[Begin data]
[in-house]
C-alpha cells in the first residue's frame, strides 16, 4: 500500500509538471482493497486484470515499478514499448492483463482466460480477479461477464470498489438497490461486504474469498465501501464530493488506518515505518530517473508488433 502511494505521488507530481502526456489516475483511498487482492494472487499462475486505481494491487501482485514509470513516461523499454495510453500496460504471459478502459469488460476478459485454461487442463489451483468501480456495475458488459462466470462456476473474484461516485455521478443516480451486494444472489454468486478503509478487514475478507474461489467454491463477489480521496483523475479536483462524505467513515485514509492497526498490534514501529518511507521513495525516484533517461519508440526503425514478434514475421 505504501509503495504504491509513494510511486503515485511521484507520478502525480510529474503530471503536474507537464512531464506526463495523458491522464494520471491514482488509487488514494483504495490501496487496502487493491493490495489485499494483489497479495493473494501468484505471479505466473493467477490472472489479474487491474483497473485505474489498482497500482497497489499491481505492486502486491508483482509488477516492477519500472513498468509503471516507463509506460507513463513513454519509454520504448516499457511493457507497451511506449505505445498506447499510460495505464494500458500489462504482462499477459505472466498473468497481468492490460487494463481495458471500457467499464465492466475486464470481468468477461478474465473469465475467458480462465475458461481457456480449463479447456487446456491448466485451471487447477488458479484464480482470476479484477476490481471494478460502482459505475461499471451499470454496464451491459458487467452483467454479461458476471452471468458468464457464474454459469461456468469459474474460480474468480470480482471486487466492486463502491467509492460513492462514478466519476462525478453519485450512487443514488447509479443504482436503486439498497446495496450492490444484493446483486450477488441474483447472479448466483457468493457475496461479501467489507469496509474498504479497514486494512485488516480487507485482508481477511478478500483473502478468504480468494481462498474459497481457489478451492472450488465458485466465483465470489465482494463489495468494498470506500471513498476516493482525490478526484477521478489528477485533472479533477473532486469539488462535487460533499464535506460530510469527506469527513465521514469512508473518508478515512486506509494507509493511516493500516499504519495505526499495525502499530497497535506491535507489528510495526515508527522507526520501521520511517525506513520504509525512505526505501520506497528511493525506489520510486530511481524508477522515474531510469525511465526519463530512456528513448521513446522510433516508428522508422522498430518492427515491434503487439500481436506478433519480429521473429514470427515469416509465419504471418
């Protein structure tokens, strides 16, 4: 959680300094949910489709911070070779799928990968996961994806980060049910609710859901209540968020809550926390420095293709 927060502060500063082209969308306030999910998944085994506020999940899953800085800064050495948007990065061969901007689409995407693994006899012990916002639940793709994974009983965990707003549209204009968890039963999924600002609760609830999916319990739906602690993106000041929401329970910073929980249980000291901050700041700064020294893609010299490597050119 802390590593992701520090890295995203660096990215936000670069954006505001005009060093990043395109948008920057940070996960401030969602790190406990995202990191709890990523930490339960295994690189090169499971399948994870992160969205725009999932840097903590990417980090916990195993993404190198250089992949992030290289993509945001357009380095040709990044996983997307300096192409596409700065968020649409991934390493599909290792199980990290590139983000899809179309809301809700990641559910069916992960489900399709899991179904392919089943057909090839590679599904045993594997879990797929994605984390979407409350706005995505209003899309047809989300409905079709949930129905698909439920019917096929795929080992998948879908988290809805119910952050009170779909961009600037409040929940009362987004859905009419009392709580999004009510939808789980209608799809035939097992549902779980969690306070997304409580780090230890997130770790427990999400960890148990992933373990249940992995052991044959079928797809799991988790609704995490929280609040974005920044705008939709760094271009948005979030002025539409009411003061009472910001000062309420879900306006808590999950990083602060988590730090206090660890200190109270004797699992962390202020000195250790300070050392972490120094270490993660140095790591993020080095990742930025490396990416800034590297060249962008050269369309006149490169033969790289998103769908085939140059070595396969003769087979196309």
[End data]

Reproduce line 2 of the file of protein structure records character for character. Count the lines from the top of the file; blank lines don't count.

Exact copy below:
C-alpha cells in the first residue's frame, strides 16, 4: 500500500509538471482493497486484470515499478514499448492483463482466460480477479461477464470498489438497490461486504474469498465501501464530493488506518515505518530517473508488433 502511494505521488507530481502526456489516475483511498487482492494472487499462475486505481494491487501482485514509470513516461523499454495510453500496460504471459478502459469488460476478459485454461487442463489451483468501480456495475458488459462466470462456476473474484461516485455521478443516480451486494444472489454468486478503509478487514475478507474461489467454491463477489480521496483523475479536483462524505467513515485514509492497526498490534514501529518511507521513495525516484533517461519508440526503425514478434514475421 505504501509503495504504491509513494510511486503515485511521484507520478502525480510529474503530471503536474507537464512531464506526463495523458491522464494520471491514482488509487488514494483504495490501496487496502487493491493490495489485499494483489497479495493473494501468484505471479505466473493467477490472472489479474487491474483497473485505474489498482497500482497497489499491481505492486502486491508483482509488477516492477519500472513498468509503471516507463509506460507513463513513454519509454520504448516499457511493457507497451511506449505505445498506447499510460495505464494500458500489462504482462499477459505472466498473468497481468492490460487494463481495458471500457467499464465492466475486464470481468468477461478474465473469465475467458480462465475458461481457456480449463479447456487446456491448466485451471487447477488458479484464480482470476479484477476490481471494478460502482459505475461499471451499470454496464451491459458487467452483467454479461458476471452471468458468464457464474454459469461456468469459474474460480474468480470480482471486487466492486463502491467509492460513492462514478466519476462525478453519485450512487443514488447509479443504482436503486439498497446495496450492490444484493446483486450477488441474483447472479448466483457468493457475496461479501467489507469496509474498504479497514486494512485488516480487507485482508481477511478478500483473502478468504480468494481462498474459497481457489478451492472450488465458485466465483465470489465482494463489495468494498470506500471513498476516493482525490478526484477521478489528477485533472479533477473532486469539488462535487460533499464535506460530510469527506469527513465521514469512508473518508478515512486506509494507509493511516493500516499504519495505526499495525502499530497497535506491535507489528510495526515508527522507526520501521520511517525506513520504509525512505526505501520506497528511493525506489520510486530511481524508477522515474531510469525511465526519463530512456528513448521513446522510433516508428522508422522498430518492427515491434503487439500481436506478433519480429521473429514470427515469416509465419504471418